Read by Ms. Remmy I. Rikken
during the Plenary of the U.N. Fourth World
Conference on Women (FWCW) in Decision Making
September 11, 1995 at Beijing, China
We women, keeping faith in democratic principles enshrined in the various charters and declarations of the United Nations, endeavor to attain the goal of gender equality by establishing a feminist perspective in politics and identifying obstacles to women's political empowerment.
To this end, we believe that governmental and non-governmental organizations, as well as the private sector and individuals, should review their efforts and renew their commitment towards achieving equality, development and peace. Therefore we visualize the transformation of institutions that block the participation of women towards structures that are more inclusive and democratic.
Vision of Politics
We believe that poverty is the outcome of inequality in the distribution and utilization of resources, as well as in gender relationships.
To carry forward the dream of gender equality grounded in democratic principles, development should focus on people. Their participation in the process of development requires democracy at all levels. Women's under representation in development and politics is highly unbalanced because they constitute 50% of the world's population.
We uphold fundamental human rights, particularly the rights of women which we affirm in the face of cultural or religious beliefs that might undermine these rights. We also envision the creation of a participatory society in place of one based on dependence and domination.
The power of decision-making and control at all political levels is essential for women to realize the goals they have been fighting for. Only in this way can we shape a political order that does not marginalize women but gives full play to their self-empowerment. Men have been proxying for women for too long. It is time for women to find their own voice, claim their own space and take upon themselves the challenge of power and decision-making.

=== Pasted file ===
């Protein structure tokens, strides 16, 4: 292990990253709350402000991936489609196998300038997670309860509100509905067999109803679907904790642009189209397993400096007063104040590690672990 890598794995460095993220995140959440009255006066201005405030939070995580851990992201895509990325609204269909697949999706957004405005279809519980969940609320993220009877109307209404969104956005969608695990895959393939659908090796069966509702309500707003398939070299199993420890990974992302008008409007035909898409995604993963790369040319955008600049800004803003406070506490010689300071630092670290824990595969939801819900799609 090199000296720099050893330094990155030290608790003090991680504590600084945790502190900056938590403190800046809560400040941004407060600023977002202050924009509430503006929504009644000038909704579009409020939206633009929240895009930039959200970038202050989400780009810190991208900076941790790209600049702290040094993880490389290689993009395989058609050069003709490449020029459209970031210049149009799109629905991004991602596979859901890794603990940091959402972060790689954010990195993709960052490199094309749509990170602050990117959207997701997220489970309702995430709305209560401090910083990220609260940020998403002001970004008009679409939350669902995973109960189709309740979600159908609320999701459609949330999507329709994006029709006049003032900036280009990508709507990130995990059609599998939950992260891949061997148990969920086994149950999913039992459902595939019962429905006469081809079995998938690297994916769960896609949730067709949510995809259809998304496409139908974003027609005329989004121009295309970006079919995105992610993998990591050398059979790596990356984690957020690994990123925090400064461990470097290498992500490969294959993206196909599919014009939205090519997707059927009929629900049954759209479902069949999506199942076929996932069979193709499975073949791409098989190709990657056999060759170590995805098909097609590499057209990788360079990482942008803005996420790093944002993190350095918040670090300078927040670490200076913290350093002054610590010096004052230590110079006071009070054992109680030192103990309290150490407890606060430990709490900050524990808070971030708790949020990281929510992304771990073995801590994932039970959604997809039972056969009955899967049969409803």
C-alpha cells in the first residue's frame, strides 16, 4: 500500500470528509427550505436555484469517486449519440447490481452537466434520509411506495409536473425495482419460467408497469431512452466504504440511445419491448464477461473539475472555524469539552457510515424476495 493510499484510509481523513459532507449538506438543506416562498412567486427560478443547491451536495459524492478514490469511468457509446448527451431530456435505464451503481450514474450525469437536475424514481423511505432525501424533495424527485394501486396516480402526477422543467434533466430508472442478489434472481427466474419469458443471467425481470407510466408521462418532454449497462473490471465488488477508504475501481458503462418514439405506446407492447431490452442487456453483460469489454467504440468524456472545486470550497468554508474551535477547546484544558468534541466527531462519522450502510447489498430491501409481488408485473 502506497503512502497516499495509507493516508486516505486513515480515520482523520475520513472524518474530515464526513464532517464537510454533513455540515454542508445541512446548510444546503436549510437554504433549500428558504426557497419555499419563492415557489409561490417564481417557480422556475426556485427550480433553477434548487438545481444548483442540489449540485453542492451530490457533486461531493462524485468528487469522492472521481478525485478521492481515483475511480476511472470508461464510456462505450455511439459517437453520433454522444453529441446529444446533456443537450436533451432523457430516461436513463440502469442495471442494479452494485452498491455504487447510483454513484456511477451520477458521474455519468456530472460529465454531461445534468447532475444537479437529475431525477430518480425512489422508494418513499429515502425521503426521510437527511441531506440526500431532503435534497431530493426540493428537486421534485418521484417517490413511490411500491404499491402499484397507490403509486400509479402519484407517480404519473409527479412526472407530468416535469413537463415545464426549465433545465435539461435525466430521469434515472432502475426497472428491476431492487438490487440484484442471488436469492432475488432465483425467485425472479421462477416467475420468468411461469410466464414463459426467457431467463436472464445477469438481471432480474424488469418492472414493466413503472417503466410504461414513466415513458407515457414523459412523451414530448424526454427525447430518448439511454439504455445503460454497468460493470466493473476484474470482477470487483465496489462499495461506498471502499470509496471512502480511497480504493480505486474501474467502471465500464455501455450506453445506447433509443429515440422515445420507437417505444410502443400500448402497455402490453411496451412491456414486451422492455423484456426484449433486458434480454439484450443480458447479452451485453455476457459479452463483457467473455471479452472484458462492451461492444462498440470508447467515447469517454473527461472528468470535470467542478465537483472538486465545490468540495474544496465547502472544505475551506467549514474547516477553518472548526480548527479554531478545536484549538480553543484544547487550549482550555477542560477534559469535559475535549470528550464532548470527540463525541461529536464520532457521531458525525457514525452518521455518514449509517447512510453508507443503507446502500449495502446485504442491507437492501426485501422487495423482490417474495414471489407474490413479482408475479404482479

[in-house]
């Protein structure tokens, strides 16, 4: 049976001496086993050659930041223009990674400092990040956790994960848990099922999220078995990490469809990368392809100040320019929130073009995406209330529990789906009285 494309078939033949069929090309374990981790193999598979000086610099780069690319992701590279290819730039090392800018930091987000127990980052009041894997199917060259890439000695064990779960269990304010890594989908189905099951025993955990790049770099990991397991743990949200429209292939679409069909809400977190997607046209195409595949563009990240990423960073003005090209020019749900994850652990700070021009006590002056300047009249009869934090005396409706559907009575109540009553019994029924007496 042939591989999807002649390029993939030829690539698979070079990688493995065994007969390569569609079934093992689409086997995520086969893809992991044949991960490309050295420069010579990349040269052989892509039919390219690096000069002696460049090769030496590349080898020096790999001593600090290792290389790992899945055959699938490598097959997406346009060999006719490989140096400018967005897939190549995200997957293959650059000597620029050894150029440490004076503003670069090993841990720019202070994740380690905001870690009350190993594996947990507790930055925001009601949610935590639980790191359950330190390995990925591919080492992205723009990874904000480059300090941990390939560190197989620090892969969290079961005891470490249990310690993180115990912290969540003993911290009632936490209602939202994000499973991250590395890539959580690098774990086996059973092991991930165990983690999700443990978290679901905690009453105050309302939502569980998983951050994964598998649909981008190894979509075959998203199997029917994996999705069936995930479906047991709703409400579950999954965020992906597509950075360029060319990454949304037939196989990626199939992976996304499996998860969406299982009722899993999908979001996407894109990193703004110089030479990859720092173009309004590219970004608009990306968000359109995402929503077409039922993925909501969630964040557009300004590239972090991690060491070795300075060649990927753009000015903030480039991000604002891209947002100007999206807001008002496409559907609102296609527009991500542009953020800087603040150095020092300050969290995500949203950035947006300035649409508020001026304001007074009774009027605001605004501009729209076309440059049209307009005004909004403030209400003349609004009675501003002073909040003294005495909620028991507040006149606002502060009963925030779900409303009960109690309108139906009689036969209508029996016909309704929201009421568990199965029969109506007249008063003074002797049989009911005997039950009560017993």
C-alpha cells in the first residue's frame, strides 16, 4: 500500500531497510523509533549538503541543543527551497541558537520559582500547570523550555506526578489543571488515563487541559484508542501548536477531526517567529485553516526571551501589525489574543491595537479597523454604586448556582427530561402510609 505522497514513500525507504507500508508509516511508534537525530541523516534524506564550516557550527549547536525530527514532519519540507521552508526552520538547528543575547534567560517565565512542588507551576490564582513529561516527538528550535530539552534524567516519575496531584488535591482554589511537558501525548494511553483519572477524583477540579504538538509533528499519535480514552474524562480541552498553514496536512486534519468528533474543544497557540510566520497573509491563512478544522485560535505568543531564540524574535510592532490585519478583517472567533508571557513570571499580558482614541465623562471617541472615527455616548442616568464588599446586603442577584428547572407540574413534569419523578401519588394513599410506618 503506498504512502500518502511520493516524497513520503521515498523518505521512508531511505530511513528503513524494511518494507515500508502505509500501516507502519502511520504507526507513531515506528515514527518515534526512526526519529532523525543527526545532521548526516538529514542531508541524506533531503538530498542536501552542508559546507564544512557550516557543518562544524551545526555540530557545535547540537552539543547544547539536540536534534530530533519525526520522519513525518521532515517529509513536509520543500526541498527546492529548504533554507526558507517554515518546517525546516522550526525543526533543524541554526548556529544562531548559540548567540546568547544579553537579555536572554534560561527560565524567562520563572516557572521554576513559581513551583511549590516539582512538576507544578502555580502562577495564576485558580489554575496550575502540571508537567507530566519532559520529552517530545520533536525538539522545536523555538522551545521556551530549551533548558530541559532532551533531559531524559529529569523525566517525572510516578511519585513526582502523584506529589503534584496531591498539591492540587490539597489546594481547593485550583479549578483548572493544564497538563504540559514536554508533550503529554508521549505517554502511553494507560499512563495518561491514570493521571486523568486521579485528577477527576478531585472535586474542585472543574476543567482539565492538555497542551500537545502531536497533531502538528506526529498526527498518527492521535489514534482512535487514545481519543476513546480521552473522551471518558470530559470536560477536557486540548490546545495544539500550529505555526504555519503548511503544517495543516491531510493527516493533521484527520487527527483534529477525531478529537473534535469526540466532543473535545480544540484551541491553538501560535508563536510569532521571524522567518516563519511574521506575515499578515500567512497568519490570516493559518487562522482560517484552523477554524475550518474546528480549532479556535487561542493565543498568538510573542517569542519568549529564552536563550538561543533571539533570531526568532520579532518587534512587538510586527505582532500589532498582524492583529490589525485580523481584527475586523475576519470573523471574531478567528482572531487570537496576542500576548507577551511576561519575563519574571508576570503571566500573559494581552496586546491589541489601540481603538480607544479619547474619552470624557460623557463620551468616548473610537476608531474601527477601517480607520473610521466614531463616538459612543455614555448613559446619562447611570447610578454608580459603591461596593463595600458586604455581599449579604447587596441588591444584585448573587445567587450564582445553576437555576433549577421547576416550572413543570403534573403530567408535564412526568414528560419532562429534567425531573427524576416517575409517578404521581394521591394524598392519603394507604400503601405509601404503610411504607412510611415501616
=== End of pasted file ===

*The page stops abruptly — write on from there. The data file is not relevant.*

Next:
It is time to develop and strengthen the feminist perspective in politics, a perspective that says no to money politics, mafia and manipulation by power brokers. Good governance has been identified as a priority thrust of the United Nations Development Program. Good governance requires participatory democracy, which cannot be achieved without gender equality in politics.
Our goals include identifying obstacles to women's political empowerment and adoption of a "Platform of Action". More specifically, we, the women of the Global Network of Women in Politics, propose five recommendations to this United Nations Fourth World Conference on Women, and to other UN structures and mechanisms:
First, the United Nations must make a clear commitment to gender balance in politics and decision-making by targeting 50% representation of women in politics and decision- making in its countries and within UN structures. Participants to the Global Congress of the Global Network of Women in Politics expressed the aspiration to achieve this goal by the year 2005.
Second, the United Nations should resolve to declare 1995 to 2005 as the Decade for Gender Equality in Politics. The UN must advocate with its constituents and supporters that women's political empowerment be declared as the thrust of the next decade. This thrust must be reflected in UN priorities and activities.
Third, the United Nations should establish a Commission drawn from women in the women's movement, various organizations of civil society and development organizations, to monitor progress in achieving the goal of gender equity in decision-making structures and processes.
Fourth, the FWCW Platform of Action must include electoral reforms by governments as a means of transforming politics towards gender equality.
Fifth, the United Nations should organize periodic conferences at the regional levels to evaluate and monitor the political status of women in their respective countries.
Political will is needed for any meaningful change to take place. But politics itself must be transformed to serve the many, not the few. Women are key to this process of redefining politics.
Dear sisters and brothers, in behalf of the Global Network of Women in Politics, I thank you for this opportunity to speak today.
Our space is here, our time is now.